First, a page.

Equal Justice

There were two battles against the Japanese for the Philippines during World War II. We lost one and won the other. Though the War officially ended when the Japanese surrendered in 1945, the United States Congress decided it was too costly to recognize the Filipino soldiers’ contributions to the war effort by passing a law denying them the same benefits as all other American military personnel. Sixteen million Americans served in World War II, and Congress thought it would cost too much money to include Filipino soldiers among those eligible for benefits of the G.I. Bill. Money should not even have been a consideration. Though Congress has provided limited legislation admitting its dishonorable act, this shameful injustice is still in effect after nearly 65 years. House of Representative Bill #491, the Equity Act of 2001 would have overturned the Recession Act of 1946 which denied Filipino soldiers the benefits received by all other Americans who served in the military forces in World War II.

Democrat and Republican representatives alike, running for re-election in 2002, publicly announced their support of this legislation. Obviously, public announcements of support by incumbents were idle promises. American voters, which include increasing numbers of Filipino/Americans, have influenced limited but inadequate congressional legislation that has occurred. Congress must overturn the Recession Act, thereby providing nothing less than full restitution to Filipino veterans. What are some of the arguments against overturning the Congressional Act of 1946, signed into law by President Harry Truman?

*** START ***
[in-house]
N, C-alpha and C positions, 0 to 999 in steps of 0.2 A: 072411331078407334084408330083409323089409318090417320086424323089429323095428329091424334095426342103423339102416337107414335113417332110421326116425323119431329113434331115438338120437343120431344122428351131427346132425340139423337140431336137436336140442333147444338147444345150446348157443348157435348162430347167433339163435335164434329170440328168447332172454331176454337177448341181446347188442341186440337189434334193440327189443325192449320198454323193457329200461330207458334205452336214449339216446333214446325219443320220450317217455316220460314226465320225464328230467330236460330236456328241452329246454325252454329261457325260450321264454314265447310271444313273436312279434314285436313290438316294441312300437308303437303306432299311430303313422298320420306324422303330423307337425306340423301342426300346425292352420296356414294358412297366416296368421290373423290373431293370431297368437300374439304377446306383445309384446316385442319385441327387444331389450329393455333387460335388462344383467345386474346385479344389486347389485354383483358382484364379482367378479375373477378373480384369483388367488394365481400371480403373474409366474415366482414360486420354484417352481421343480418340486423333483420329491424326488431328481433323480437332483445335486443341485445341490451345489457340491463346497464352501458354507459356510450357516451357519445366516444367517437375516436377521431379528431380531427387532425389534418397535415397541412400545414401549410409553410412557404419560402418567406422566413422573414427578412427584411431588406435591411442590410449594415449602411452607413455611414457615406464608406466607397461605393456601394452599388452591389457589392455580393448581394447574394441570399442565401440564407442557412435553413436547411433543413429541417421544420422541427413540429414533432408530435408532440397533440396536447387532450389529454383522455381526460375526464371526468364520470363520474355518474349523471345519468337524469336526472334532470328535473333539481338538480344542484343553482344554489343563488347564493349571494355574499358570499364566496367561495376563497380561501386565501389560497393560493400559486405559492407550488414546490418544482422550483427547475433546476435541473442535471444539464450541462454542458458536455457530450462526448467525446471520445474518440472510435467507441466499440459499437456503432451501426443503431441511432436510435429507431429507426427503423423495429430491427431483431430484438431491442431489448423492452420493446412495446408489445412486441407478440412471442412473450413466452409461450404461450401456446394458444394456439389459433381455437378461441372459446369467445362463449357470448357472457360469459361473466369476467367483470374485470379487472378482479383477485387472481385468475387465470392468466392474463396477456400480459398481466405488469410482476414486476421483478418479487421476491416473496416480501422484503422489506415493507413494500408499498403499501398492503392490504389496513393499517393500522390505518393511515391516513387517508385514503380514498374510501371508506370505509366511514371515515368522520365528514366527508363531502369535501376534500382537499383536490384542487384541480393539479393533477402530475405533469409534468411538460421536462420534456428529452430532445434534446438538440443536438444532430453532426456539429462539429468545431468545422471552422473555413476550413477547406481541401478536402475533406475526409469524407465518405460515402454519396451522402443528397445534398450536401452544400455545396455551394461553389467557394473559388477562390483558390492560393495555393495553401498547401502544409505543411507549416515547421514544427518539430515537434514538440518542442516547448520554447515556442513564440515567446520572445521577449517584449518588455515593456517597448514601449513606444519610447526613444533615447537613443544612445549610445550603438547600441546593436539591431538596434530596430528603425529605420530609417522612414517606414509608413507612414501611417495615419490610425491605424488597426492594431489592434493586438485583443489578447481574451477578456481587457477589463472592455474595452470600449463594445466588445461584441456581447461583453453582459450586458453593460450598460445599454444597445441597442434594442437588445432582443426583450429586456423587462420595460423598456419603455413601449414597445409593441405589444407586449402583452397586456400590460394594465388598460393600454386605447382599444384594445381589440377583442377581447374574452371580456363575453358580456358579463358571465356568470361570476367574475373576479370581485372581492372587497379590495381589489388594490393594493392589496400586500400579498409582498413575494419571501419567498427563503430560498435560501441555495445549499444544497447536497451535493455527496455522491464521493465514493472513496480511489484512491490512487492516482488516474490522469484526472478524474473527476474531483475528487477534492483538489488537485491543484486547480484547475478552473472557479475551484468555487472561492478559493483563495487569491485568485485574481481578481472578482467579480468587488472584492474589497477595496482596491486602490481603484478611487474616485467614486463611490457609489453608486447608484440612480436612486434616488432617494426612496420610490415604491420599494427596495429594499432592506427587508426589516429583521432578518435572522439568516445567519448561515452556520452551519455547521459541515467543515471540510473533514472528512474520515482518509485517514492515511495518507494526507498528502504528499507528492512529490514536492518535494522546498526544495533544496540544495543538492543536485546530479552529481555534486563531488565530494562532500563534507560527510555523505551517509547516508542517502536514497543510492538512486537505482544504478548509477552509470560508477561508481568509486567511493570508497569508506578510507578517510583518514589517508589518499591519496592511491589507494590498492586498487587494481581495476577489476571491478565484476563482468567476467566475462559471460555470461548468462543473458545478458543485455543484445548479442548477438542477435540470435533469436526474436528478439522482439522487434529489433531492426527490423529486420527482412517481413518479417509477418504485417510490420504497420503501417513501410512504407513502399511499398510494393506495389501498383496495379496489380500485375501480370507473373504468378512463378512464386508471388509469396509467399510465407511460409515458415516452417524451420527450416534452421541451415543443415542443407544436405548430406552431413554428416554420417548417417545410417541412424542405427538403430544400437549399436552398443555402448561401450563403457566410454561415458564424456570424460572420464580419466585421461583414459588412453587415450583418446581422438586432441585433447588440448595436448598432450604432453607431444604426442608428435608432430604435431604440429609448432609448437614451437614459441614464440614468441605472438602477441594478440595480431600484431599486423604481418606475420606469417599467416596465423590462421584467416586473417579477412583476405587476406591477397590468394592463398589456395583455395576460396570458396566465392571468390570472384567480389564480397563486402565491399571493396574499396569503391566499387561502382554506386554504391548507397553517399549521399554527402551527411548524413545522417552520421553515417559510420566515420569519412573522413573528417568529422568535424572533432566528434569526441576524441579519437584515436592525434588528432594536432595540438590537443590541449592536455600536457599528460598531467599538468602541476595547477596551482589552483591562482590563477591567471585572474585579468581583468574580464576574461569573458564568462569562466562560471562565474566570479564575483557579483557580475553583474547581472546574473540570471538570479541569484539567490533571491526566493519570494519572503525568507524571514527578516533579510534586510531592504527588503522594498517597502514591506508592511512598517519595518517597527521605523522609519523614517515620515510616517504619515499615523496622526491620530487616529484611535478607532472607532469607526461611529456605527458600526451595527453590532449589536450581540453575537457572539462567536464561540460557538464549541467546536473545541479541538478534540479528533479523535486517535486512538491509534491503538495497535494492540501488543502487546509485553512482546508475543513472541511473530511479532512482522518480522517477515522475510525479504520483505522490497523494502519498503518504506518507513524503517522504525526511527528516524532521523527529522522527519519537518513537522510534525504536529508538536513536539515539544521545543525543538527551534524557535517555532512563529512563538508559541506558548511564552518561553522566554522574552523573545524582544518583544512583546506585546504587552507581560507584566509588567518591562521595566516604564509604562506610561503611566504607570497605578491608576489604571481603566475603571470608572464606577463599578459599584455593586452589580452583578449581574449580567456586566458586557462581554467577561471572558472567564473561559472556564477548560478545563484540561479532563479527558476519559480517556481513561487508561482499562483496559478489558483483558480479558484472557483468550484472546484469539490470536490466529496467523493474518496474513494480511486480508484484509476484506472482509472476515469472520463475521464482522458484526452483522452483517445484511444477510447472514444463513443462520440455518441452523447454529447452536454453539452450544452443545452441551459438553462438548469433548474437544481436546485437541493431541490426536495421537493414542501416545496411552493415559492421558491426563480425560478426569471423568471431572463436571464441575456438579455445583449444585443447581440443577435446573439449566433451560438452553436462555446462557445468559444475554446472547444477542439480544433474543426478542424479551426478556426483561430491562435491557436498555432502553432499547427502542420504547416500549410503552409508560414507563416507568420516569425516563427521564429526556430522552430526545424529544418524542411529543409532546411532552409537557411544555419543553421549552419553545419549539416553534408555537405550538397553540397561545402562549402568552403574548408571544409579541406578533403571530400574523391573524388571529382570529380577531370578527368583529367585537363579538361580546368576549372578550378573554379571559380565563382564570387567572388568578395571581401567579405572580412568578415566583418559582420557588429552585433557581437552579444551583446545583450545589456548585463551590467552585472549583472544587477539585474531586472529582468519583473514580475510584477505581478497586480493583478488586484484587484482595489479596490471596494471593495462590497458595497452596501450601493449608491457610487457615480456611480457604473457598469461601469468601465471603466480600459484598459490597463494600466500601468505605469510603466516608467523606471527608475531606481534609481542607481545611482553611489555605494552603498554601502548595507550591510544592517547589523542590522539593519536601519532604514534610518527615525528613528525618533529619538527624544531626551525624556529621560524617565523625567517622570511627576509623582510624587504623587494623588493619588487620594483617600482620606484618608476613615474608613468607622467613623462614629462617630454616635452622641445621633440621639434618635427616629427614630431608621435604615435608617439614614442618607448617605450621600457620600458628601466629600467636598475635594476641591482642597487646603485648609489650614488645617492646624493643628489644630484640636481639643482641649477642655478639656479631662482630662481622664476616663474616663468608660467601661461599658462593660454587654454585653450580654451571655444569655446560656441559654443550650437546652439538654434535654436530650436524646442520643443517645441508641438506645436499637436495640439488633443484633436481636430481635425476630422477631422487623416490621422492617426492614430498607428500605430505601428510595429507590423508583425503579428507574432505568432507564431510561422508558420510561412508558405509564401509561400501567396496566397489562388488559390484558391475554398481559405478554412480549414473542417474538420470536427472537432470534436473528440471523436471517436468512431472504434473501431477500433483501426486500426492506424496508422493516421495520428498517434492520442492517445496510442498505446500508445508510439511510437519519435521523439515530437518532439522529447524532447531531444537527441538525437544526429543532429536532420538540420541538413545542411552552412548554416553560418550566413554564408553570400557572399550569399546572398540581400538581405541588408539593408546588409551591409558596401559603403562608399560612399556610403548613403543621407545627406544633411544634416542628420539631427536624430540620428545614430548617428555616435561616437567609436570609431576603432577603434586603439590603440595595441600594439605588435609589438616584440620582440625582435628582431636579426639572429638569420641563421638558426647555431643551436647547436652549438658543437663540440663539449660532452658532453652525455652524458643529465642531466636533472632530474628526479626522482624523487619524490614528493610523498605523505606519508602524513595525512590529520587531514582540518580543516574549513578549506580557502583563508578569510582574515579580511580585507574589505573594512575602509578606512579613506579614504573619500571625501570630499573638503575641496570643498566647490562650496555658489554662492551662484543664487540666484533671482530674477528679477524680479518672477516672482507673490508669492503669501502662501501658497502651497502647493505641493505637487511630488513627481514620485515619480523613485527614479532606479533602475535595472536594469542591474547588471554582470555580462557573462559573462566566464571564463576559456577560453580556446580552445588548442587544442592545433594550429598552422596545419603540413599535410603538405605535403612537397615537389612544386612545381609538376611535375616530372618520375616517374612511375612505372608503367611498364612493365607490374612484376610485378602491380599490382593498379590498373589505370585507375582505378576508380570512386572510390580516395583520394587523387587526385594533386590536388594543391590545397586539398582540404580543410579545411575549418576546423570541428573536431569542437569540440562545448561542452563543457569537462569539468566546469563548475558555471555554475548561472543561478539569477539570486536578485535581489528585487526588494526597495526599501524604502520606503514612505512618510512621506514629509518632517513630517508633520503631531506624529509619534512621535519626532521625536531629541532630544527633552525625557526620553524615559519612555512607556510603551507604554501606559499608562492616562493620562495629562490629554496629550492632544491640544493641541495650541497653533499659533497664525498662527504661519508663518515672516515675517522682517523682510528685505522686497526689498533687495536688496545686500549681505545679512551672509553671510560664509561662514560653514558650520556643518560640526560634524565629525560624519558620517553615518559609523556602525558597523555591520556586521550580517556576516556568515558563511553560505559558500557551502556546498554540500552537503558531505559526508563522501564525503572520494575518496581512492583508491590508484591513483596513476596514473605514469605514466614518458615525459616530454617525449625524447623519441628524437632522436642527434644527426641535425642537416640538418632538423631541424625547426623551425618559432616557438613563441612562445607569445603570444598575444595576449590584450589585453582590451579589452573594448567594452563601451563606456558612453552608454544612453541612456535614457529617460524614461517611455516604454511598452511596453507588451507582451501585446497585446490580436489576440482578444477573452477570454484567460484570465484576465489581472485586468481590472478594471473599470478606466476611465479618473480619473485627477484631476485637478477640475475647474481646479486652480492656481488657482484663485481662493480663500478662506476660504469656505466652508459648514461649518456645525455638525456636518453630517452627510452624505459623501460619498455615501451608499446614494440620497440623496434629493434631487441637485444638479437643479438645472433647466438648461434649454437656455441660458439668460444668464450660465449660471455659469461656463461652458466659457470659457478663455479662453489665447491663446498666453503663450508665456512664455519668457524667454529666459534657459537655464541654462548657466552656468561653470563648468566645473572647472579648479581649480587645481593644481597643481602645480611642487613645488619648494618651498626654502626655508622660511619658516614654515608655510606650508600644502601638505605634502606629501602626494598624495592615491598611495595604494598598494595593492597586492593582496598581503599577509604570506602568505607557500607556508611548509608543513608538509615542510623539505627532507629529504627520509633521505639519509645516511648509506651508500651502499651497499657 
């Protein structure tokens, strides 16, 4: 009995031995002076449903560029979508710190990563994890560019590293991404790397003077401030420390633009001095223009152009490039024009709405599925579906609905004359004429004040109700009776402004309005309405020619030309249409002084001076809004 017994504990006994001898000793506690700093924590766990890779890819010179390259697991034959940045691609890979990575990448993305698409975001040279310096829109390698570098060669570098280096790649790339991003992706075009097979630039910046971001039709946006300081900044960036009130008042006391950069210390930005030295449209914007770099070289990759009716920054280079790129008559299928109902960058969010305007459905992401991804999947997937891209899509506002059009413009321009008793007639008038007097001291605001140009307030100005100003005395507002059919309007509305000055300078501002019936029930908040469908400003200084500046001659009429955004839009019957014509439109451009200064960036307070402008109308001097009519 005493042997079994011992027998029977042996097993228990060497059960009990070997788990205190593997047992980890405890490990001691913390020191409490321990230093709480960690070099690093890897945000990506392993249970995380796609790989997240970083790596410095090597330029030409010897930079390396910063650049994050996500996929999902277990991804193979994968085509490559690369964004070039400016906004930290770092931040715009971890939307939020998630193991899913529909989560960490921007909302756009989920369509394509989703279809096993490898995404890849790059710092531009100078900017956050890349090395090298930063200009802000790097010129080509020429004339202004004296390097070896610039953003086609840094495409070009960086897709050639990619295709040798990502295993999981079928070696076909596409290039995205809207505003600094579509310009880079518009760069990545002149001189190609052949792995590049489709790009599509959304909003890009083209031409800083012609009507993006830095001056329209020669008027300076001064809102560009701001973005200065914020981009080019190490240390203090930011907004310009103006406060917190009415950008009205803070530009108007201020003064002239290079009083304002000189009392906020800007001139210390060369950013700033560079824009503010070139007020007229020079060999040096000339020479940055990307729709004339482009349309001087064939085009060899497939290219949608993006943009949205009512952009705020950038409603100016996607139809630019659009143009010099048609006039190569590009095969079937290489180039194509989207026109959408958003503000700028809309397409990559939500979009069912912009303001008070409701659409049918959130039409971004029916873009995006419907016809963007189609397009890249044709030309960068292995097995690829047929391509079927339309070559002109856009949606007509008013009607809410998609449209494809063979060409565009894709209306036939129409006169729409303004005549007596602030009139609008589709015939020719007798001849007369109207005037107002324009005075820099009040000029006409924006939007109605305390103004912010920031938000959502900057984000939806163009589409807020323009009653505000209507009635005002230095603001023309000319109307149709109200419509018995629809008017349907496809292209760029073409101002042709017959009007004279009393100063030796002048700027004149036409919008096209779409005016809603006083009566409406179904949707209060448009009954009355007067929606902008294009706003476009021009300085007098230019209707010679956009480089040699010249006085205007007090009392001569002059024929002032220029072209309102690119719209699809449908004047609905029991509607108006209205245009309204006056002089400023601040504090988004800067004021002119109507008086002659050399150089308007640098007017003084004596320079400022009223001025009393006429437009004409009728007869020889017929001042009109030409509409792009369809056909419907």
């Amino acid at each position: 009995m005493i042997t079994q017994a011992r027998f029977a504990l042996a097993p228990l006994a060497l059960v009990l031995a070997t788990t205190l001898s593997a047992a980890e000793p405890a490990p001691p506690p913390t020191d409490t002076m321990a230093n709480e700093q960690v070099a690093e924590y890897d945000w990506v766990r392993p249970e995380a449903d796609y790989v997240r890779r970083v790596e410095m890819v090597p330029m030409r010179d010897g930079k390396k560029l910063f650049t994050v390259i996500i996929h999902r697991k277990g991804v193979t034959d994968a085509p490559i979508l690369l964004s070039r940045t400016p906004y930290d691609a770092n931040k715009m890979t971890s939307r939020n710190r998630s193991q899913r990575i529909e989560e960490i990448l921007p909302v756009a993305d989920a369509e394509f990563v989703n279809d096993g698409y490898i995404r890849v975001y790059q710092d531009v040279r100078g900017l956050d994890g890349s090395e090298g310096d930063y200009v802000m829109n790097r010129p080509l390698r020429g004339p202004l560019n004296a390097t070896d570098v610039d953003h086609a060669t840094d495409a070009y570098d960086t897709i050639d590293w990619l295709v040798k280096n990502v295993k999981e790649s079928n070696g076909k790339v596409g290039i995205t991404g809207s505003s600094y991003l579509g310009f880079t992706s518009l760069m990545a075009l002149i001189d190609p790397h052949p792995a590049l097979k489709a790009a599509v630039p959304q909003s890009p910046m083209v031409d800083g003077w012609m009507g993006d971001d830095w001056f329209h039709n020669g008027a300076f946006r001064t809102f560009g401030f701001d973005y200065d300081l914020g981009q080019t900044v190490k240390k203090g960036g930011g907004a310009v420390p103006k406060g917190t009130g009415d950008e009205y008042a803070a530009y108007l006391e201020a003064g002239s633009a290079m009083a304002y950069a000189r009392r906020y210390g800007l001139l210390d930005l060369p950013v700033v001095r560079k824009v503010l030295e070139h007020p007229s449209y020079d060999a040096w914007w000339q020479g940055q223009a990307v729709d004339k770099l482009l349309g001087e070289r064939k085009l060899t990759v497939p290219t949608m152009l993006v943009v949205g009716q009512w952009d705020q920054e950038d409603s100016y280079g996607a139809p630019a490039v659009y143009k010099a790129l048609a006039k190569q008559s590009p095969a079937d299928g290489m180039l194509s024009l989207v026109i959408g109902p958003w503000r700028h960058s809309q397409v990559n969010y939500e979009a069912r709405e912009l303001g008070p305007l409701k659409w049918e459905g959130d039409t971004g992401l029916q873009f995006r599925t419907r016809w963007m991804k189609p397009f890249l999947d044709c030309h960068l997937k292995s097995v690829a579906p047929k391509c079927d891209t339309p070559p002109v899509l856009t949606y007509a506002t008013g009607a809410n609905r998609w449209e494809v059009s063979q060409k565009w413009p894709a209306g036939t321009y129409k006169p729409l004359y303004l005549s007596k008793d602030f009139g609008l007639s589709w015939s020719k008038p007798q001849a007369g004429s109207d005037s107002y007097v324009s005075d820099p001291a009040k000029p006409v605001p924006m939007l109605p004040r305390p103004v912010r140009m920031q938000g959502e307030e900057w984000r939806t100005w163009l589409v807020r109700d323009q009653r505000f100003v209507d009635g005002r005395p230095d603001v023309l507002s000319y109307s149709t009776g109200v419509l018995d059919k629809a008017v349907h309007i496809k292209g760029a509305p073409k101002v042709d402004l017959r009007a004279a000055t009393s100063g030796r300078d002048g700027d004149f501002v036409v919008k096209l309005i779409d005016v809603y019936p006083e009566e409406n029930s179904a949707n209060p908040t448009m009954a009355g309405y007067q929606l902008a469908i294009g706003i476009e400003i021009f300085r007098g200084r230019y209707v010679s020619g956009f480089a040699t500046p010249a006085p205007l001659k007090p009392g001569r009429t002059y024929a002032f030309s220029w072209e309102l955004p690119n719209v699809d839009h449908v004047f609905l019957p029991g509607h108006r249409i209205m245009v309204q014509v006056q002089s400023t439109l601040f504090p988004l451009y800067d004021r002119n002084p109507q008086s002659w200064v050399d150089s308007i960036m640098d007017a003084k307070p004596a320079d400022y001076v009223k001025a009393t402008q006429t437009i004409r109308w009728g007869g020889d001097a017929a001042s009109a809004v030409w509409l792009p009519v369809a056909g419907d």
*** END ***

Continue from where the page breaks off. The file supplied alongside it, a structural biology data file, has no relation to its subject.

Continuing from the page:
First, the Philippines was a colonial possession left over from the Spanish-American War of 1898. Secondly, Filipinos were not American citizens as were the soldiers from Pennsylvania, Virginia, Massachusetts or Kentucky. Let’s examine the relationship between the Philippines and the United States for the last 112-113 years and take a look at these arguments. By federal law, the Philippines was a commonwealth of the United States. It came into legal existence as such because of the Tydings-McDuffie Bill, passed by the United States Congress and signed into law by President Franklin Roosevelt in 1934 which granted absolute and complete independence to the Philippines by 1944 (actually 1946 due to Japanese occupation), and it provided for an interim commonwealth supervised by the United States, with a Philippine president elected by national vote, and a constitution. A constitution was adopted in February 1935, approved by the United States President and ratified by a plebiscite of the Philippine people in May 1935 with Manuel Quezon as President.